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In the middle decades of the twentieth century, you could find people in Ghana dressing up for important festivals in costumes roughly patterned on the regalia of the North American plains. What was the connection between these distant cultures?

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Art historian Courtnay Micots writes that, since the seventeenth century, and possibly longer, Akan people of West Africa have participated in asafo, a local military force that is also responsible for festive rituals. During the Akwambo festival in central Ghana, for example, members of an asafo company parade to the local source of drinking water accompanied by drum beats, and a flag dancer ritually taunts the group’s rivals, often adorned with necklaces, anklets, and bells and amulets attached to a raffia skirt.

At least according to some participants, Fancy Dress festivals emerged in the nineteenth century as an alternative to asafo events, which were prone to become violent. They were probably inspired by both European costume balls and Caribbean carnival traditions imported by West Indian soldiers who the British had recruited to support their forces in Africa.

Among the costumes popular across the Atlantic world was the “Indian.” Starting in the nineteenth century, and particularly with the emergence of Hollywood westerns, the stereotyped image of a warrior from the North American plains spread around the world. On both sides of the Atlantic, Micots writes, Black communities used “Indian” costumes to convey anticolonial resistance and solidarity with other colonized people.

In Ghana, from the 1920s through ’70s, Christian mission schools played American movies including westerns. While most of these movies portrayed the cowboys defeating the Indians, two that made the greatest impression on audiences in Ghana were Custer’s Last Fight (1912) and Custer’s Last Stand (1936). Older Ghanaians told Micots they identified with the Native Americans’ fight against the white colonizers.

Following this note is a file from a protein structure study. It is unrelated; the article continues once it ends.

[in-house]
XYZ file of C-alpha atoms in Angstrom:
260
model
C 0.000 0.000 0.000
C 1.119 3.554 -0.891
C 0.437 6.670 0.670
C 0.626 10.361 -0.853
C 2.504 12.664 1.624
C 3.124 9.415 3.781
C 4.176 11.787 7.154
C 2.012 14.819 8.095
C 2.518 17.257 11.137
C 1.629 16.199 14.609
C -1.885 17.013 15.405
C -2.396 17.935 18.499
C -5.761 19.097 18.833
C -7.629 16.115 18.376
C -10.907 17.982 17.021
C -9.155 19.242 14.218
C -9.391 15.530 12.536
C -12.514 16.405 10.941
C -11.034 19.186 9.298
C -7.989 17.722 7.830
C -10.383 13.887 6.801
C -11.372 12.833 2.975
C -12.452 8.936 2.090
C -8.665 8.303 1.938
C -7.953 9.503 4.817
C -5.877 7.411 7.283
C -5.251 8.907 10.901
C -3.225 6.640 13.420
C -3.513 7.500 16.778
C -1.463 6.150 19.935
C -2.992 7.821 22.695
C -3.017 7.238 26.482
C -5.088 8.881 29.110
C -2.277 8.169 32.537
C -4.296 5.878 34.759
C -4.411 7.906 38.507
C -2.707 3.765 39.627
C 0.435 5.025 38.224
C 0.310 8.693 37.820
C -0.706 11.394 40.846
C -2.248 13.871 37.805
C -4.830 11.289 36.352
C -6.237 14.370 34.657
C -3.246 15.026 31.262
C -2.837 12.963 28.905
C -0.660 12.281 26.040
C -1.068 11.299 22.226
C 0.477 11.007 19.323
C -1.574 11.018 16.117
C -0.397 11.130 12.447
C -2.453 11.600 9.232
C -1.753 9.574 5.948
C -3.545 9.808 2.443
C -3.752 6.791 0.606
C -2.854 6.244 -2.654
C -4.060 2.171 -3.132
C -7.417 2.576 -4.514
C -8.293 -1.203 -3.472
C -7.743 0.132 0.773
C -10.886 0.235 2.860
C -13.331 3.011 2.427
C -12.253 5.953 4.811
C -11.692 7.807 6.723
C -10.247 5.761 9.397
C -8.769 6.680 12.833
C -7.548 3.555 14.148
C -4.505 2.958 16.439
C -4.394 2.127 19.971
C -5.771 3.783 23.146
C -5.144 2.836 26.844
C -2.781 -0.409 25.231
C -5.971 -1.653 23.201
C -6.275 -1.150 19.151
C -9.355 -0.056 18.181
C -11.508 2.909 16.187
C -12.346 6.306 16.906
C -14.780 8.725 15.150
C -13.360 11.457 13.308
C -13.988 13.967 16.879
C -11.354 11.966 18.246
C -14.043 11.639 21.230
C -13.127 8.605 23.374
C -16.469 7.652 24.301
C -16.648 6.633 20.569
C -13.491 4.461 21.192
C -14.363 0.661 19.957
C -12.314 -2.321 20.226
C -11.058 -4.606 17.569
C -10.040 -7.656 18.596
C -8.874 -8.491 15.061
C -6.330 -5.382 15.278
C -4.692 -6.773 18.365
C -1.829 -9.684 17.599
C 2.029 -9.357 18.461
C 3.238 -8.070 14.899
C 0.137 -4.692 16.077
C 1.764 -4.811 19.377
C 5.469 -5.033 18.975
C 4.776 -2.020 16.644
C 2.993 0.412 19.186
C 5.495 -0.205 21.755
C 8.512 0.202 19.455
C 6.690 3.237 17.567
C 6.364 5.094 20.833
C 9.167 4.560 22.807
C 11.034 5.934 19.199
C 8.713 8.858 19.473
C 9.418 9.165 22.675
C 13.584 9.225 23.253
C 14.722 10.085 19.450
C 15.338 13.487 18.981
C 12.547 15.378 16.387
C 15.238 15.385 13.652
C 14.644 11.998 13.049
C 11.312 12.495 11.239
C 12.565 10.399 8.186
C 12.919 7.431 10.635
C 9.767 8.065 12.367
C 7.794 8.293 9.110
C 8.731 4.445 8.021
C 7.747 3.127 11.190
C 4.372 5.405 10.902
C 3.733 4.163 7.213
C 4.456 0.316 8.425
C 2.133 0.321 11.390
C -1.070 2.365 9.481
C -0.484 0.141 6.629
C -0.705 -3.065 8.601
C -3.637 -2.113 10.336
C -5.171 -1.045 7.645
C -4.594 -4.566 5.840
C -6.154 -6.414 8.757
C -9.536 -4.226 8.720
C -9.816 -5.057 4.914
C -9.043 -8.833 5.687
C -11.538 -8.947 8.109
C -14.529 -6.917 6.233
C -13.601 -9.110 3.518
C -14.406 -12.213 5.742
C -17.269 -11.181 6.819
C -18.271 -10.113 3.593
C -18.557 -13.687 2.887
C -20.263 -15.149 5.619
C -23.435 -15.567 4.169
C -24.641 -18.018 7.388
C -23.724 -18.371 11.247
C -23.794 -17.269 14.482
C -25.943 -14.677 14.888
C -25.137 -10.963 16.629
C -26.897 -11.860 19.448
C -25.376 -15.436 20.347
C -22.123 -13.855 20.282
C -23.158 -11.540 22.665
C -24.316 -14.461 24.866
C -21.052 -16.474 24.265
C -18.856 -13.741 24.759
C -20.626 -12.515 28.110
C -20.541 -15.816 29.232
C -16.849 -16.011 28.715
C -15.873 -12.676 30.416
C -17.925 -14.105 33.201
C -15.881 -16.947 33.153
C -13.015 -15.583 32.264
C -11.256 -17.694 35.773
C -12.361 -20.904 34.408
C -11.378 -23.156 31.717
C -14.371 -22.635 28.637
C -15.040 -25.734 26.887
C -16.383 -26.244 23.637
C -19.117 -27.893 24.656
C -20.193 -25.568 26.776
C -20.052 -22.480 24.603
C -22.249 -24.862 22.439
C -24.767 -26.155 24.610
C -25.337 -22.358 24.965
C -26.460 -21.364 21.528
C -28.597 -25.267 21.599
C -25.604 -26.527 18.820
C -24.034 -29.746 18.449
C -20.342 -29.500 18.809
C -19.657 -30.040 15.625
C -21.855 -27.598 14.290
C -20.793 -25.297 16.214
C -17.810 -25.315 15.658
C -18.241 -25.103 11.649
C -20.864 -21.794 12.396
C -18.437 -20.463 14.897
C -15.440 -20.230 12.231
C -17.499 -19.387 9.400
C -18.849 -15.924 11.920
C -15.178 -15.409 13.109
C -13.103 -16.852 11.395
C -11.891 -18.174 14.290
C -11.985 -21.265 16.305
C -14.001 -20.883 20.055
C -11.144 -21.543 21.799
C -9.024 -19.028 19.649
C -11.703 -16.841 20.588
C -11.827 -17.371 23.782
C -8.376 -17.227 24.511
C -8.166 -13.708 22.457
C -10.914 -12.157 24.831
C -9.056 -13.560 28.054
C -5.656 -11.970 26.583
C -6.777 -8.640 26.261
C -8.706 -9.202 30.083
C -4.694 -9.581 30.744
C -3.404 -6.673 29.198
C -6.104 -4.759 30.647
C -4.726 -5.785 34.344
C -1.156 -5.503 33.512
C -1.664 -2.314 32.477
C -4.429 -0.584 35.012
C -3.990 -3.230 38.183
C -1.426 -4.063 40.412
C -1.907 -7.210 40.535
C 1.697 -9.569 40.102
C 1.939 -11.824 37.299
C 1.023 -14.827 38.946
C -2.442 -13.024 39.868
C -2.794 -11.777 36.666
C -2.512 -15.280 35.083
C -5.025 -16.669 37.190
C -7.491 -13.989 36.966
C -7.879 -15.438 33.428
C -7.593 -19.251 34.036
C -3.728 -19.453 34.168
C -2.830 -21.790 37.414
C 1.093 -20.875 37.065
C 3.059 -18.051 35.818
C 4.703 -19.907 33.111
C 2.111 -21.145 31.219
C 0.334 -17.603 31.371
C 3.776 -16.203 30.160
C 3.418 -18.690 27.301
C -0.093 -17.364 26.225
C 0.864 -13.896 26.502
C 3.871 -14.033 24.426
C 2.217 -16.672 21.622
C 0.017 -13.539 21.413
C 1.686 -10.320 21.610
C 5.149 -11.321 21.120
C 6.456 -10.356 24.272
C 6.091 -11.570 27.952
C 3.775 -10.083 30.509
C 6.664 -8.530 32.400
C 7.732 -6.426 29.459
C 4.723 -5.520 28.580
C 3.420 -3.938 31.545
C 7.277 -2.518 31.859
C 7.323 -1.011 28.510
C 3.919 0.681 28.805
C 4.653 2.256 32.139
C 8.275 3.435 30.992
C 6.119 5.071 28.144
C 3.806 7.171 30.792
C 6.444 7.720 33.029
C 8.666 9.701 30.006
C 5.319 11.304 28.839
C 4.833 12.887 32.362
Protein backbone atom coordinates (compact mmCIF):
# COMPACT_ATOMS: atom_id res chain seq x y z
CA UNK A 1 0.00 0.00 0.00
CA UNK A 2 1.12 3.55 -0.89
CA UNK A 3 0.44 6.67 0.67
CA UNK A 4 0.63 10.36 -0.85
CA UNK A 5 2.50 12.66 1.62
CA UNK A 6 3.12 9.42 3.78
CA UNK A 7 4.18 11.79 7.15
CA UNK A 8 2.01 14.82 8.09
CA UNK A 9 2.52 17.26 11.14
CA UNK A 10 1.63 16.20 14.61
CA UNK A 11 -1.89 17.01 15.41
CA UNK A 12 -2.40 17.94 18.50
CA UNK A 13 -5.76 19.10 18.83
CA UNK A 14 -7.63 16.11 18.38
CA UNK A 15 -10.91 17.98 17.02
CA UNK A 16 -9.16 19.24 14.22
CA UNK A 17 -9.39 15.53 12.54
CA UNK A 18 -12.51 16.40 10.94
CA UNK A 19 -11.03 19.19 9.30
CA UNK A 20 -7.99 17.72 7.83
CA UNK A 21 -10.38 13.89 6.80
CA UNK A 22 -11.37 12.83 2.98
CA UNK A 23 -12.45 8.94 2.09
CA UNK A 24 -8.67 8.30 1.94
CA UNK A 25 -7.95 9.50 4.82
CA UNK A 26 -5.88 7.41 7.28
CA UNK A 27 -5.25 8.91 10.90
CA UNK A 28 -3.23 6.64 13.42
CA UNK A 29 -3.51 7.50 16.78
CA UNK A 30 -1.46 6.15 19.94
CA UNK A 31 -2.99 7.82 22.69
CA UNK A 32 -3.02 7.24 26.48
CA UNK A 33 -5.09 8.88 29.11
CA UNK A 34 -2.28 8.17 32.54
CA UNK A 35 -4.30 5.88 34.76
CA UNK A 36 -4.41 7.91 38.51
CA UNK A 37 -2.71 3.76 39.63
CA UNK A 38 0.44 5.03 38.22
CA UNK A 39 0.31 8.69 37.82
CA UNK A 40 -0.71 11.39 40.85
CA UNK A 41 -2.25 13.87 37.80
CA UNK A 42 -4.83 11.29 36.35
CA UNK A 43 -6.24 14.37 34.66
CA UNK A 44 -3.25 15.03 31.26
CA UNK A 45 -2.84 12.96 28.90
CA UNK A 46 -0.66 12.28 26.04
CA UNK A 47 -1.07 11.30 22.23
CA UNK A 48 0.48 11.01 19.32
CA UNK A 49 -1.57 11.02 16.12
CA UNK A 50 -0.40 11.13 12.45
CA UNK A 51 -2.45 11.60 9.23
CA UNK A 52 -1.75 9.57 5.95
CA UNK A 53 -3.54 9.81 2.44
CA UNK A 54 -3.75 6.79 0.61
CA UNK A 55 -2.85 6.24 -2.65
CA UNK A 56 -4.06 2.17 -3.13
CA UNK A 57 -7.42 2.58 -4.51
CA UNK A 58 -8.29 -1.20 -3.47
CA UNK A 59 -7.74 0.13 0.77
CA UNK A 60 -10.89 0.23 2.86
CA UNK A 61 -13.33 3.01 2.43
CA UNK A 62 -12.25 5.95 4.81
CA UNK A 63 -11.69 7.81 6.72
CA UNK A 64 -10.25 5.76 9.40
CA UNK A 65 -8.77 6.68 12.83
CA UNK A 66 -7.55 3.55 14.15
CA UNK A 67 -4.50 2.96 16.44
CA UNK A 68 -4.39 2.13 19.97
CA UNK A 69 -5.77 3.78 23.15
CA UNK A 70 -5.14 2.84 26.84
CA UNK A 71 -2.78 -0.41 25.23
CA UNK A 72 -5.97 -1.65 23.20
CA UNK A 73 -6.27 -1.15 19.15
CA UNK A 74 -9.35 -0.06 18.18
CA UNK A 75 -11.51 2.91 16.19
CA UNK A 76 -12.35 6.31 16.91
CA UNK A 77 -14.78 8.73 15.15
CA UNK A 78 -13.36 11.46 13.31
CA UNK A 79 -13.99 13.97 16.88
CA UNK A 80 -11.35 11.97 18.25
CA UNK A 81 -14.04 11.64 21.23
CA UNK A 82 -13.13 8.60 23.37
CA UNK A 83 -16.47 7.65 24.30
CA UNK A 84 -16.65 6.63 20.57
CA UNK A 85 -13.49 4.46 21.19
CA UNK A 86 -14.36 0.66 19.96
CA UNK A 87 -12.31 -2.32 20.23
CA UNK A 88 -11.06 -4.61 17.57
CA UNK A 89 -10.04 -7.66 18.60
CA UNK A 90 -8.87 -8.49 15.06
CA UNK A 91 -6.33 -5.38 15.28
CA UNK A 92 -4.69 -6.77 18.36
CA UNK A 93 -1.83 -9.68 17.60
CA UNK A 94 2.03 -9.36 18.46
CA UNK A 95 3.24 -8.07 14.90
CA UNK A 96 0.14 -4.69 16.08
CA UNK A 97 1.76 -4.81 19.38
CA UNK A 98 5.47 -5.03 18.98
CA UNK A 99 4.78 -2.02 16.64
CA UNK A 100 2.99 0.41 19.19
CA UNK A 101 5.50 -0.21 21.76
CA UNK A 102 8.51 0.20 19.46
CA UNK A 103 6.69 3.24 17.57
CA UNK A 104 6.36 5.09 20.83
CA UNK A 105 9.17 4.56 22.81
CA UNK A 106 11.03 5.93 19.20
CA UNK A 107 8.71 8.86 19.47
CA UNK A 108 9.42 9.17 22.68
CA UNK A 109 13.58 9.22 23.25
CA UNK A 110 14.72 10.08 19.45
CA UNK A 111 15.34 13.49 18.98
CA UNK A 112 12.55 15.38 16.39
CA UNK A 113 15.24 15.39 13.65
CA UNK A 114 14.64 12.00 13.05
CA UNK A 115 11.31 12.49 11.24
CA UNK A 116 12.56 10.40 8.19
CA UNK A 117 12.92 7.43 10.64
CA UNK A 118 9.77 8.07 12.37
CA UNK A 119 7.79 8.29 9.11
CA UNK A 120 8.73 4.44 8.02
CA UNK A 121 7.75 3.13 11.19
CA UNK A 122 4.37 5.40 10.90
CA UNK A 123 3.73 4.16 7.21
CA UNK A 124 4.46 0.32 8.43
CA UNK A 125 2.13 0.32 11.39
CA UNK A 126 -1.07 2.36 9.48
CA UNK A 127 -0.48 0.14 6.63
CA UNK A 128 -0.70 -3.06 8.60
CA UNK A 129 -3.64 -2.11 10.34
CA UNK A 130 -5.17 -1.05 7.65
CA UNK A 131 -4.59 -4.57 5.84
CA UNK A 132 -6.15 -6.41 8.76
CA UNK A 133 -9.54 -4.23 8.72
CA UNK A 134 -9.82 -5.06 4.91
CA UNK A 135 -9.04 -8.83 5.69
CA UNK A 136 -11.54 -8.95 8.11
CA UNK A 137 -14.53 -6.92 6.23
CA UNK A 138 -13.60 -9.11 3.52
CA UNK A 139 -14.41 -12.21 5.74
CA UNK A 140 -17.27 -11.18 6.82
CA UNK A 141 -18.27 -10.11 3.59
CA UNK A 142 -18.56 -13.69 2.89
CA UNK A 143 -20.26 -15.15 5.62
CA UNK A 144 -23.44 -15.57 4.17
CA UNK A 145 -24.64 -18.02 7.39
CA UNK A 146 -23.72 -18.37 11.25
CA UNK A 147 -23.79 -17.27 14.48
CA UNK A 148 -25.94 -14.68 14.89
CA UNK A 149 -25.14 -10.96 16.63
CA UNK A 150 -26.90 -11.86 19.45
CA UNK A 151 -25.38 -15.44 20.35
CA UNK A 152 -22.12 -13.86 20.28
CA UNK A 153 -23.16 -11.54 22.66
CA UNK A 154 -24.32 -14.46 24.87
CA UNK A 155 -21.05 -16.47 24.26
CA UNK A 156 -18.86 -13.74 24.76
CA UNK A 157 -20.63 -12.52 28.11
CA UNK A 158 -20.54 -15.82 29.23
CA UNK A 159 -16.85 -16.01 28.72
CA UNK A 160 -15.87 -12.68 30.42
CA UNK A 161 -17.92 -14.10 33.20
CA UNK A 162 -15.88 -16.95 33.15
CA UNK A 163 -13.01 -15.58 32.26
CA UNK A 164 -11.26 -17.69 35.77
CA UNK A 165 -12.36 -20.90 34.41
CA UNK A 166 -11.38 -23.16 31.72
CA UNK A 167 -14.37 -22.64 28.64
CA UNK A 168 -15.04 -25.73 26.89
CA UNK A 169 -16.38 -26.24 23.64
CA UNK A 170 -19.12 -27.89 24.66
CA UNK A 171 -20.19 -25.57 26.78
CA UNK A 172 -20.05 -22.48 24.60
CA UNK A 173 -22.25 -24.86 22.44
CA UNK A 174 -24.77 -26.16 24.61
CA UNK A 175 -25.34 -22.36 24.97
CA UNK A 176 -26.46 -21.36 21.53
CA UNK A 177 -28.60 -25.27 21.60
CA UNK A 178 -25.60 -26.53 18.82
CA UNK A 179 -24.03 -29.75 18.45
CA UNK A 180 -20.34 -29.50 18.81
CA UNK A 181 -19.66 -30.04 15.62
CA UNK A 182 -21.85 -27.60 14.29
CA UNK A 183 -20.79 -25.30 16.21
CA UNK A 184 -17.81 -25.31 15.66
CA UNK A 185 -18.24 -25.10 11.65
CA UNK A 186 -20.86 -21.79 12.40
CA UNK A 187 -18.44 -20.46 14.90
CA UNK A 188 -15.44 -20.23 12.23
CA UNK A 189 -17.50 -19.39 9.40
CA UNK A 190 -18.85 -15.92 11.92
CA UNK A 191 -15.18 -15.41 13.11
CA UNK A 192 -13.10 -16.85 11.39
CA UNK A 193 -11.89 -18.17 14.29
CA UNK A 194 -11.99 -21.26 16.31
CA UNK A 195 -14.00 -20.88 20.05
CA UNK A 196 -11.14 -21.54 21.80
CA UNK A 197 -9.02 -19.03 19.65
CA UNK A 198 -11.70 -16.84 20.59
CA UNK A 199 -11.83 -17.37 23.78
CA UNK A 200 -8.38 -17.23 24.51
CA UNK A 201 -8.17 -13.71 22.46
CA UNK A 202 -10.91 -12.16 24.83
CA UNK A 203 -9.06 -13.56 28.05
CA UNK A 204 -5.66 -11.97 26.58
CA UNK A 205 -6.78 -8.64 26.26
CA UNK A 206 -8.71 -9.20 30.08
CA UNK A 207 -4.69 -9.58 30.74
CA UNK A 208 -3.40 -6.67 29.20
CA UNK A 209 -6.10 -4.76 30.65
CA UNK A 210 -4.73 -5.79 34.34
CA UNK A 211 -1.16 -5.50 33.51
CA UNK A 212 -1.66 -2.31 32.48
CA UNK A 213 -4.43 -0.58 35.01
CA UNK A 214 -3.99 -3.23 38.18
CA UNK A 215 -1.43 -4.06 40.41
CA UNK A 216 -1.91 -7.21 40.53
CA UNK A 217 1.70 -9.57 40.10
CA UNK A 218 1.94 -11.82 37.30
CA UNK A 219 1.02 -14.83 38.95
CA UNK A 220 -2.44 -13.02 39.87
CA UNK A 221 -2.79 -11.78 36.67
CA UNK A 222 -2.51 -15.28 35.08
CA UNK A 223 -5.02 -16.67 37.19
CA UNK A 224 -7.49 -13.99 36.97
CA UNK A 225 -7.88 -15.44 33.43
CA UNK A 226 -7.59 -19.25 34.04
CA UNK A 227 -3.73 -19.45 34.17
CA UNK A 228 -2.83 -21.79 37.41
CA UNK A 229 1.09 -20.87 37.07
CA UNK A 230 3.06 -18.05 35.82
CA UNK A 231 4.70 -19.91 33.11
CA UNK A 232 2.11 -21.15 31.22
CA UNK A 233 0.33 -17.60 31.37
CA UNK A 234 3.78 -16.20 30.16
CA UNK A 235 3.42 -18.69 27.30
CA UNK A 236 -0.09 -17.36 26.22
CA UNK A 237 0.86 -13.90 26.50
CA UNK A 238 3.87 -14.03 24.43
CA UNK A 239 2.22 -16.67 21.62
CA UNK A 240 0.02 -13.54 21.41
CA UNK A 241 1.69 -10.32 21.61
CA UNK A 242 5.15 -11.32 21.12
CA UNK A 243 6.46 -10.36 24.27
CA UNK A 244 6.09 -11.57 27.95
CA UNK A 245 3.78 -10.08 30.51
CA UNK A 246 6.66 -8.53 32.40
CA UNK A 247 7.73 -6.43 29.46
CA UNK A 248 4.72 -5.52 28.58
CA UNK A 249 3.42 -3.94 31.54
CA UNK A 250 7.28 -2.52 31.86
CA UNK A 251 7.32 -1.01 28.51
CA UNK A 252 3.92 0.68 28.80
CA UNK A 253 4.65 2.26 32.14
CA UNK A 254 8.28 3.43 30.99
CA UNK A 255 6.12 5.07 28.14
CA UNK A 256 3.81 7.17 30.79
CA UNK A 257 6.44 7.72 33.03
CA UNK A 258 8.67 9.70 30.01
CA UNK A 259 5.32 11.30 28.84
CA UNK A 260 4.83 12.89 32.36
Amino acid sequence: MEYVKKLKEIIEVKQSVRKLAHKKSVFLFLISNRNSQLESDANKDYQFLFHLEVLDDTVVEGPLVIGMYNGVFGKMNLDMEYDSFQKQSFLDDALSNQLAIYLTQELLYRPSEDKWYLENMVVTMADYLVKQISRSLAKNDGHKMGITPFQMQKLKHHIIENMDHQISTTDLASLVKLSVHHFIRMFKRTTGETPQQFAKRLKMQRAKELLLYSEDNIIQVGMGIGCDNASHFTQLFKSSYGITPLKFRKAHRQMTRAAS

While twentieth-century Ghanaians knew they couldn’t successfully fight off their own British colonizers militarily, performances offered an opportunity for symbolic resistance. And the Indian warrior character was permissible in a way that portraying an African freedom fighter would not have been. In the 1930s, as frustrations with the British colonial government mounted and nationalist politics developed, Red Indian costumes became increasingly popular at Fancy Dress parties along Ghana’s coast. These bore limited resemblance to either the real regalia of Plains warriors or the movie versions, often featuring peacock feathers, bells, and masks.

Dressing up as characters had rarely been part of asafo festivals, but, starting in the 1950s, the groups adopted Red Indian costumes, with the color red apparently representing bravery and ferocity rather than a racial category. In fact, when Micots spoke with Ghanaians decades later, some weren’t sure if the character was intended to represent an “Indian” from North or South America, the West Indies, or even India.

The Red Indian character remained popular even after Ghana achieved independence in 1957, but since then it has largely faded away. By the time Micots was writing in 2012, more common Fancy Dress costumes inspired by North Americans included George Bush and Barack Obama.

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African Arts, Vol. 45, No. 2 (SUMMER 2012), pp. 24–35
UCLA James S. Coleman African Studies Center